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Kin-Sang Cho, Jiaxin Xiao, Cong Shi, Karen Chang, Tor Paaske Utheim, Gang Luo, Dong Feng Chen; Comparison of computerized system and human observers for vision assessment based on optomotor response in Rhodopsin knockout mice. Invest. Ophthalmol. Vis. Sci. 2018;59(9):982.
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© ARVO (1962-2015); The Authors (2016-present)
Detection of optomotor response (OMR) is a convenient approach to evaluate visual functions in rodent. We have developed a computer vision system to detect real time OMR to circumvent the manpower cost issues with systems that need human observers to visually detect OMR. The present study validate the automated system against human observers using in a genetically modified mouse strain with photoreceptor degeneration, Rhodopsin knockout (Rho-/-) mice.
Rho-/- mouse was placed on a pedestal that was placed in the center of a standard OMR system that contained an enclosure formed by four 15-inch LCD monitors for displaying black and white stripes. The OMR of Rho-/- mice was followed starting from 6 weeks old because it is thought to cover before functional vision loss was detectable to blindness (as previously reported for most Rho-/- mice). By varying the size, direction and width of stripes, contrast threshold at a fixed spatial frequency (0.20 cyc/deg) and visual acuity based on stripe width at 100% contrast of Rho-/- mice, were measured by observers (12 eyes; 6 – 12 weeks old) and the automated system (11 eyes; 6-16 weeks old). Linear regression analysis was used to assess the vision changes over time, for both methods.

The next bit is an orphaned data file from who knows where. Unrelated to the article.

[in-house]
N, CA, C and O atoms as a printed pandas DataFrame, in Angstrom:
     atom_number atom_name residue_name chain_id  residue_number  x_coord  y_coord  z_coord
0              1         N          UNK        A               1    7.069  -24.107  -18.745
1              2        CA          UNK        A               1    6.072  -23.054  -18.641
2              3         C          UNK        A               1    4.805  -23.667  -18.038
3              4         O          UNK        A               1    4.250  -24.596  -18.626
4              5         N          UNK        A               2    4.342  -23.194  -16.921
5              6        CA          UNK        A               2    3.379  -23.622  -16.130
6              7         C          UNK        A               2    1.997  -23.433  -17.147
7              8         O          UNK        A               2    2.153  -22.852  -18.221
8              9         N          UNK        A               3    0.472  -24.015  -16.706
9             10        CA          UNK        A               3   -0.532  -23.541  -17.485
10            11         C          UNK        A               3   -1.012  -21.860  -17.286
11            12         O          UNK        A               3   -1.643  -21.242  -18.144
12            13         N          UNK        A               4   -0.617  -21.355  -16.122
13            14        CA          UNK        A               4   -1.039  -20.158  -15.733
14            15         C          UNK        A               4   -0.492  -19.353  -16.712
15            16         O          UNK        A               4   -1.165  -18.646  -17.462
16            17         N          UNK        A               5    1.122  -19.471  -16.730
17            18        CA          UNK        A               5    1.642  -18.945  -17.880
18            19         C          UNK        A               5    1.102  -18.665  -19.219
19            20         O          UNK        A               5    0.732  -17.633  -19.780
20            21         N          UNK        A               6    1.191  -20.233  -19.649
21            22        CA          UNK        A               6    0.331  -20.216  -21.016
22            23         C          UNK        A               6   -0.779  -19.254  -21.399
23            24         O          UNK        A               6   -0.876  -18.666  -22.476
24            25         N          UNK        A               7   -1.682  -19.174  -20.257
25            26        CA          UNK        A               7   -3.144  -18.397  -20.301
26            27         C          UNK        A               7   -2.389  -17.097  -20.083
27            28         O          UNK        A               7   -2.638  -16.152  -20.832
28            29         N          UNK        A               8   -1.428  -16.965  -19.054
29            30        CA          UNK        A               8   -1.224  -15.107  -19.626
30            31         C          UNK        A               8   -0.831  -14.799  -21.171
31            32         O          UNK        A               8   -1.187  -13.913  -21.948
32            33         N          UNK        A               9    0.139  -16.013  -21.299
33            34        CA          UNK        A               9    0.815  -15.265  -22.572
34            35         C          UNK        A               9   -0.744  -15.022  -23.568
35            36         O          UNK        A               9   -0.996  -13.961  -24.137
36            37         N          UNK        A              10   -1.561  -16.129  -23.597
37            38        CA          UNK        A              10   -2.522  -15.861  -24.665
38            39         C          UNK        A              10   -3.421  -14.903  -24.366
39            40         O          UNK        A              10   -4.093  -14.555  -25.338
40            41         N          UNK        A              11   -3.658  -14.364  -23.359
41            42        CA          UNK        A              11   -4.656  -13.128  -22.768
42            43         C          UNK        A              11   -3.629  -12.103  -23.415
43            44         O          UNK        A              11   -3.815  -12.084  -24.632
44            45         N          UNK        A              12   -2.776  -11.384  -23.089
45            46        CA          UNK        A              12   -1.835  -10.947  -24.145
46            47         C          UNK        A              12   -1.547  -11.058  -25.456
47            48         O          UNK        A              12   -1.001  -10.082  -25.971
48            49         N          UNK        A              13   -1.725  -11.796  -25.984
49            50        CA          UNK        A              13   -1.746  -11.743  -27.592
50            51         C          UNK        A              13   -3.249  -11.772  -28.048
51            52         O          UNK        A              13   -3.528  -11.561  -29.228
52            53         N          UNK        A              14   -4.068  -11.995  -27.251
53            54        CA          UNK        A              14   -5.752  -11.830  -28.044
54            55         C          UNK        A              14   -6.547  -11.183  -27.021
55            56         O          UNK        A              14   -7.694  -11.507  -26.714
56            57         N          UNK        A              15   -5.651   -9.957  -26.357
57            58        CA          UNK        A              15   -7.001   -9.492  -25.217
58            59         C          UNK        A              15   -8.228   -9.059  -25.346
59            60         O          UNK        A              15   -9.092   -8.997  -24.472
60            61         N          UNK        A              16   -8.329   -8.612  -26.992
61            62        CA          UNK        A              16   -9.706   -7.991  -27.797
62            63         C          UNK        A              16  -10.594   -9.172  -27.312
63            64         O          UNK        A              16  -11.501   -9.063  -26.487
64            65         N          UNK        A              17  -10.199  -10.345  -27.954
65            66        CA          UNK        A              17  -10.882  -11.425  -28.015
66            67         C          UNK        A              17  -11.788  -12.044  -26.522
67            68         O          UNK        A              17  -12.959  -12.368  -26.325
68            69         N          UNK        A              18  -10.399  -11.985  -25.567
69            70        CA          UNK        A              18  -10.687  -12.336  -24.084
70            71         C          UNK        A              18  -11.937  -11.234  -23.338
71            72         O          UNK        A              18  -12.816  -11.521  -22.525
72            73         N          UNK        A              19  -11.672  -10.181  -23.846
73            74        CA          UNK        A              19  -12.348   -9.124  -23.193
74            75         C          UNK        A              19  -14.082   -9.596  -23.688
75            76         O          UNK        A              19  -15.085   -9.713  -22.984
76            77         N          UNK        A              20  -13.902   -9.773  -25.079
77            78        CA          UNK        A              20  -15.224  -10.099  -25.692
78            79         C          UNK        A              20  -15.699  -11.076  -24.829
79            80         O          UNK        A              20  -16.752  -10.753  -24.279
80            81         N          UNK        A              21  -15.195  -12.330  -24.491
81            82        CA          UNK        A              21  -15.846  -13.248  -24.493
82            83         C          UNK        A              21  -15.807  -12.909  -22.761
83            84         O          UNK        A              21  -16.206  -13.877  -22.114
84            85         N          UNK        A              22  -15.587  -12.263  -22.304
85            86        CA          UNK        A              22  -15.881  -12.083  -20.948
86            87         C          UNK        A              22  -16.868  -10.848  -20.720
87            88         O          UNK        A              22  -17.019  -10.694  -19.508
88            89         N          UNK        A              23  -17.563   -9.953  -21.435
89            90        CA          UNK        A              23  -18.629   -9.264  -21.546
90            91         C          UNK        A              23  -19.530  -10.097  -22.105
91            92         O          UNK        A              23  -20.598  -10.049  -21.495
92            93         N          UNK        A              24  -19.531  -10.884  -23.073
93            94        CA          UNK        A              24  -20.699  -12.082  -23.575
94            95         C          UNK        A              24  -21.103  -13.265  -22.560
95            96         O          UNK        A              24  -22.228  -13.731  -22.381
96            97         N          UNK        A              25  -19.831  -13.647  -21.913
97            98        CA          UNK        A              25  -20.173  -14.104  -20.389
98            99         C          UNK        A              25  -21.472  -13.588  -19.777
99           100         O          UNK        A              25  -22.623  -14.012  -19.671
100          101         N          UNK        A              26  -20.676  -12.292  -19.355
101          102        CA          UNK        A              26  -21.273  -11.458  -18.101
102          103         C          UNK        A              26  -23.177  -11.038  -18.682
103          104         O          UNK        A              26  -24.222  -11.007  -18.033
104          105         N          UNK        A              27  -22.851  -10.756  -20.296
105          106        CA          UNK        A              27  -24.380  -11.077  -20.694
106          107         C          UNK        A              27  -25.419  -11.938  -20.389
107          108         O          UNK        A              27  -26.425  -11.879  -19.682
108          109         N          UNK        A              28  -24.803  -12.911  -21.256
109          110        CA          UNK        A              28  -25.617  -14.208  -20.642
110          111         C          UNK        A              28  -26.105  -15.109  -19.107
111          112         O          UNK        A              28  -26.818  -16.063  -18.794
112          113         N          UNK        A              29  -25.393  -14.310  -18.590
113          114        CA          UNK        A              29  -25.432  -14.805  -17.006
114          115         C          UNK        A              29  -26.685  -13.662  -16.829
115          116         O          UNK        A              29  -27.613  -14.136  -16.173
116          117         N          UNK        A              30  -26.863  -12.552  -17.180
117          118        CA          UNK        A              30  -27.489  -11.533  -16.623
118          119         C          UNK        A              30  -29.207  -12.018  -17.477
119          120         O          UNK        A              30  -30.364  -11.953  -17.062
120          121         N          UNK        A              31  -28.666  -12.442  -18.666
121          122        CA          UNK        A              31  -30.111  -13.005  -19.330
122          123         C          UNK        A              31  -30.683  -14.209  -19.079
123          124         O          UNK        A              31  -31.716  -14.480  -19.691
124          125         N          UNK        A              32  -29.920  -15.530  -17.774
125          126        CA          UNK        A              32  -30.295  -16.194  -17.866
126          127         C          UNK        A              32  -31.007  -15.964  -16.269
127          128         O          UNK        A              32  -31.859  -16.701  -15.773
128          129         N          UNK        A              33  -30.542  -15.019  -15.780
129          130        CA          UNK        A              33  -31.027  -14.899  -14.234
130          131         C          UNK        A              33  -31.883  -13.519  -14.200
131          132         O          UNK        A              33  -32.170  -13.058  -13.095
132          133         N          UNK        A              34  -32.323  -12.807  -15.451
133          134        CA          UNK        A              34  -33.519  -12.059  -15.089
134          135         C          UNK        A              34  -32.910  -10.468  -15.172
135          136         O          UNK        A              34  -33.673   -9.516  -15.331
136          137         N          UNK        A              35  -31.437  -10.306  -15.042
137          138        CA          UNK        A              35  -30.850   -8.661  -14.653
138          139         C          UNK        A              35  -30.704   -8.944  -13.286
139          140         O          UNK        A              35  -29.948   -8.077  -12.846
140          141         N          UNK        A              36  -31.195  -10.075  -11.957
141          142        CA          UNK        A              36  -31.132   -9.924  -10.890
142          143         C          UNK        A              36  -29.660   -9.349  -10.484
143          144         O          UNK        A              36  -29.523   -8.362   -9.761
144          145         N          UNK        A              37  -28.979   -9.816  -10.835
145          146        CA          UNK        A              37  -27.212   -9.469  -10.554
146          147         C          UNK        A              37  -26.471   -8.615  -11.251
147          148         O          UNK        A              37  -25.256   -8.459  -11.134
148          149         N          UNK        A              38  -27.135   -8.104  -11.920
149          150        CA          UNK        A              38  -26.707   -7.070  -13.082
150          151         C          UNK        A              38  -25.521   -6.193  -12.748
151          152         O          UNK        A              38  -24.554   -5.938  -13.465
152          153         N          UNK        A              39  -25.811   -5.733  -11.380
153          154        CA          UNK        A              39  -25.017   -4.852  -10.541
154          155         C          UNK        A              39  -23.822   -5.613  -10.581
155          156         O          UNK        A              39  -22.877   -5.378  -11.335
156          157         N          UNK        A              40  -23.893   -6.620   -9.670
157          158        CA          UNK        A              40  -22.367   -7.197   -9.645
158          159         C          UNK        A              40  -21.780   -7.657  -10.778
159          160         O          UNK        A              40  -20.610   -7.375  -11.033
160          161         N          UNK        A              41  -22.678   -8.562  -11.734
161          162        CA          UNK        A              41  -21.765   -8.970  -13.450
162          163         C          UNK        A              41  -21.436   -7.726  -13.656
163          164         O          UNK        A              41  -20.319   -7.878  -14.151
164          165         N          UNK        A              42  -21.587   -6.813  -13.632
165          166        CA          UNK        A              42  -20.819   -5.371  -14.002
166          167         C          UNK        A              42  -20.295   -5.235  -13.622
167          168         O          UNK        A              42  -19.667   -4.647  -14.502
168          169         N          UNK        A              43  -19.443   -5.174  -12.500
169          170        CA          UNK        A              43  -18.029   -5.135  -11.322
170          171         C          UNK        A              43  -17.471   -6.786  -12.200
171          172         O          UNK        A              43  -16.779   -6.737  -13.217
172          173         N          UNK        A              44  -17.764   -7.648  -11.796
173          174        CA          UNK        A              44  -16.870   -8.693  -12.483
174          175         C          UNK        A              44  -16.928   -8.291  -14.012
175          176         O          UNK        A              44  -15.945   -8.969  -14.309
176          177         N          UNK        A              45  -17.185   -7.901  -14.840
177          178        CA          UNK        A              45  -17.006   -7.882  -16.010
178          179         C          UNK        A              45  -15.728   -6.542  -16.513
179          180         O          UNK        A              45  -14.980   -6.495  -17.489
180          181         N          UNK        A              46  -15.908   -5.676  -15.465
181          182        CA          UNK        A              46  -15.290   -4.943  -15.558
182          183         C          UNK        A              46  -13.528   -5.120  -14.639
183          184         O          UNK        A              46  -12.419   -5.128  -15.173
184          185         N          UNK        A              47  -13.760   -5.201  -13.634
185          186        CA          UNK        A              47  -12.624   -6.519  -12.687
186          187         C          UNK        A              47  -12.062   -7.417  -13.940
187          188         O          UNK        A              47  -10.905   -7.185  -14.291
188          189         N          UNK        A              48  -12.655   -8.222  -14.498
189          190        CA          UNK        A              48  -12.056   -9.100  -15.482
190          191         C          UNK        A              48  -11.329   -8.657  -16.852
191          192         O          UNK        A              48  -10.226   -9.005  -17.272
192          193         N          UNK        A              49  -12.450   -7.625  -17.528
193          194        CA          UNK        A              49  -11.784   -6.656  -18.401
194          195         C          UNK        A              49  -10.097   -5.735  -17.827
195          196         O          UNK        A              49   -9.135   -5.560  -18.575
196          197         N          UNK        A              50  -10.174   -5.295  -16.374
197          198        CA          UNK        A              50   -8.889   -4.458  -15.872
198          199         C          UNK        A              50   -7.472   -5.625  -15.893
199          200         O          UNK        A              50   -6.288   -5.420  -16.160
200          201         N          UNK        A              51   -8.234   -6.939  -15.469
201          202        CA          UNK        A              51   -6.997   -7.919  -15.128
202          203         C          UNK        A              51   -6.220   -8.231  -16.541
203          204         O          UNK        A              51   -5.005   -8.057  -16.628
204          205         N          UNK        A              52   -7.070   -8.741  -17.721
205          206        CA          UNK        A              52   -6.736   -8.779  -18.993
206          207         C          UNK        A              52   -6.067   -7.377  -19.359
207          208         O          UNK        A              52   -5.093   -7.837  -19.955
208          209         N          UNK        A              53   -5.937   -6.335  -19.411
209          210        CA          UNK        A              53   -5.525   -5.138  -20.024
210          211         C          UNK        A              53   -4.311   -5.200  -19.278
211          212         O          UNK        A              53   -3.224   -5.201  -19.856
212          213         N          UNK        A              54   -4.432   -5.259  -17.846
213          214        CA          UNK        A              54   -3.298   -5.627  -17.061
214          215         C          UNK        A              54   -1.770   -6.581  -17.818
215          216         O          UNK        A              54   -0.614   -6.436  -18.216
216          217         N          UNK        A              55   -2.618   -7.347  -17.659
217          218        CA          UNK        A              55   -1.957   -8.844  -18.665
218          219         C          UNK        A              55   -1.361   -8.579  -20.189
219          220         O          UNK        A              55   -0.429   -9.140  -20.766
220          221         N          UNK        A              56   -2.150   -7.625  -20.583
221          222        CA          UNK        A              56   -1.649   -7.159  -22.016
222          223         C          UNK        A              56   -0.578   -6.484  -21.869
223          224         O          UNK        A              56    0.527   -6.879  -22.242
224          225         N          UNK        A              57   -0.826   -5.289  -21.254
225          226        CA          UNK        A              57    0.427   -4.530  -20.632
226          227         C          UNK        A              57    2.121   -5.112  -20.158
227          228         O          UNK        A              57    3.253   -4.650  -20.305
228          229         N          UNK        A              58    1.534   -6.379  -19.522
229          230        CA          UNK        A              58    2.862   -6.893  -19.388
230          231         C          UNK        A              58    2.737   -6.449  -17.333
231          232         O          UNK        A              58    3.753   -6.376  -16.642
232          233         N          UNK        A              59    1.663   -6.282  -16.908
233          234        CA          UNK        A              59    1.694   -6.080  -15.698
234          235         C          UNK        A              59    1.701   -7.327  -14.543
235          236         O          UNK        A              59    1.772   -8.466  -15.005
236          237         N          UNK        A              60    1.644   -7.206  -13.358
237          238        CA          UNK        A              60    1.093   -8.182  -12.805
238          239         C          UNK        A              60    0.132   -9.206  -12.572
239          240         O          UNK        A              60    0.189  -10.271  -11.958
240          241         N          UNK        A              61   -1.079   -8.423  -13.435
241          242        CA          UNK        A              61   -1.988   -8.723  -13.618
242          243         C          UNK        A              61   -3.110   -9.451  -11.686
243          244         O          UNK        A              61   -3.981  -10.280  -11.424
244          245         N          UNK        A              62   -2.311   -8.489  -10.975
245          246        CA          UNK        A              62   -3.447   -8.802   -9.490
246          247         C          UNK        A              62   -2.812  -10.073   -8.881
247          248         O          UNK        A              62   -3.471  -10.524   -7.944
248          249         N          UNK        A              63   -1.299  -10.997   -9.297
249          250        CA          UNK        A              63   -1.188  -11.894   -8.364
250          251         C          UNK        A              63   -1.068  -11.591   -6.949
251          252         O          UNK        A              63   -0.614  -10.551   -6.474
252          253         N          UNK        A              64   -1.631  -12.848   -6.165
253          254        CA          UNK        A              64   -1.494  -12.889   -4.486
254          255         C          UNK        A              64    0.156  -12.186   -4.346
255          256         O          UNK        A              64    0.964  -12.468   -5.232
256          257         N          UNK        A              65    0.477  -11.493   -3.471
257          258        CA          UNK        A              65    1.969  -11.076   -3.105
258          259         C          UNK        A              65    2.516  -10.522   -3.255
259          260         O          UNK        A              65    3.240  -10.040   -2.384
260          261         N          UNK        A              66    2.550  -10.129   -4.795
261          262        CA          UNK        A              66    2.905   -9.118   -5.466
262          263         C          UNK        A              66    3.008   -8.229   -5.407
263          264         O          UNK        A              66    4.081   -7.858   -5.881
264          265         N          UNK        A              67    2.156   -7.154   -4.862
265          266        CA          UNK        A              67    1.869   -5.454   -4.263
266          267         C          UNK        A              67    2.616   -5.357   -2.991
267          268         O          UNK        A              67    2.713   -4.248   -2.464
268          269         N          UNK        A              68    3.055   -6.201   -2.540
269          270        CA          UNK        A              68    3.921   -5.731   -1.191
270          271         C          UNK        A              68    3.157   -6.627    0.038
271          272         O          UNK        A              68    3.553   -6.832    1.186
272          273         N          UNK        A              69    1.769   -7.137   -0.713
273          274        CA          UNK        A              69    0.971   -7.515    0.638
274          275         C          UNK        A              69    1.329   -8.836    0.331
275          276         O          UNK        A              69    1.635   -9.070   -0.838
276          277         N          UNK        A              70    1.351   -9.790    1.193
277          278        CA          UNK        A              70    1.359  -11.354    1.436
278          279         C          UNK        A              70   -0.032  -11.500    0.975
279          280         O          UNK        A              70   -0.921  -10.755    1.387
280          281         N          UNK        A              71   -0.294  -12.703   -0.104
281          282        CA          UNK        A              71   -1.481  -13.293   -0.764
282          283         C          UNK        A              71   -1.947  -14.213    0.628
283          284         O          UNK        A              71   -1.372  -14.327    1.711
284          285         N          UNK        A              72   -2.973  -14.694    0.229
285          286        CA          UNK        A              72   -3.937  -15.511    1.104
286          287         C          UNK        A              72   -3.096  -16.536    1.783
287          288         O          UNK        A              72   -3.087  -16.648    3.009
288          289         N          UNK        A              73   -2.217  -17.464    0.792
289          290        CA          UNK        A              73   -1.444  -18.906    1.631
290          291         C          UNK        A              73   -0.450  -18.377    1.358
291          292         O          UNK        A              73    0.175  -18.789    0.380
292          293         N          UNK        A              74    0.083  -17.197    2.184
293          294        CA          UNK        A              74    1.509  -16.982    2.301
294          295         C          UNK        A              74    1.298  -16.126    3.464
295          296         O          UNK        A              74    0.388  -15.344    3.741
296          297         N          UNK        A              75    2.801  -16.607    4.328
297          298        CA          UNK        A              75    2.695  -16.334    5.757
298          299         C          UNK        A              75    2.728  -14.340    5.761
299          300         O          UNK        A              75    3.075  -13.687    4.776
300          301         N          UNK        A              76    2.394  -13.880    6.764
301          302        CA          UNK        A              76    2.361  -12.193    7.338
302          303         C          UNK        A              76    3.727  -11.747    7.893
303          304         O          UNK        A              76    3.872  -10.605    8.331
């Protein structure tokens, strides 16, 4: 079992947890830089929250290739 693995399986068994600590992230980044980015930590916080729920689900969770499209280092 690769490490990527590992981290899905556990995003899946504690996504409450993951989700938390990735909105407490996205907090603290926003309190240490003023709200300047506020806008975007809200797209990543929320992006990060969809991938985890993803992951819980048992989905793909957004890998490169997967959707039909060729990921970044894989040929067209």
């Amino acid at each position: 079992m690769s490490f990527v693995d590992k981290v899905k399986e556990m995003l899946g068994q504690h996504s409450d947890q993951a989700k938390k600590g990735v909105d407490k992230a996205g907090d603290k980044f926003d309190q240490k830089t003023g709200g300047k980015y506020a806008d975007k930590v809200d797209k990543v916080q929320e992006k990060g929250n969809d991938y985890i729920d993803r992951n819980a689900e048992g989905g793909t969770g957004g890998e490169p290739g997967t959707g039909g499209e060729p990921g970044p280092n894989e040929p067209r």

Automated system and human observers both detected similar progressive decline of visual acuity over time. According to linear regression, the declining rate was 0.061 cpd/week (auto system, R2=0.787) and 0.059cpd/week (human, R2=0.641), respectively. Similarly, automated system and human experimenter both found similar increased contrast threshold over time. According to linear regression, minimal visible contrast increase 9.0% per week (auto, R2=0.71) and 8.4% per week (human, R2=0.71), respectively.
For detection of vision changes in Rhodopsin knockout mice, the automated system performed consistently with human observers. The results suggest that the auto system can be a reliable approach to vision assessment in mice with photoreceptor degeneration. It could be used as a platform for drug screening against photoreceptor degeneration in genetically modified mice.
This is an abstract that was submitted for the 2018 ARVO Annual Meeting, held in Honolulu, Hawaii, April 29 - May 3, 2018.
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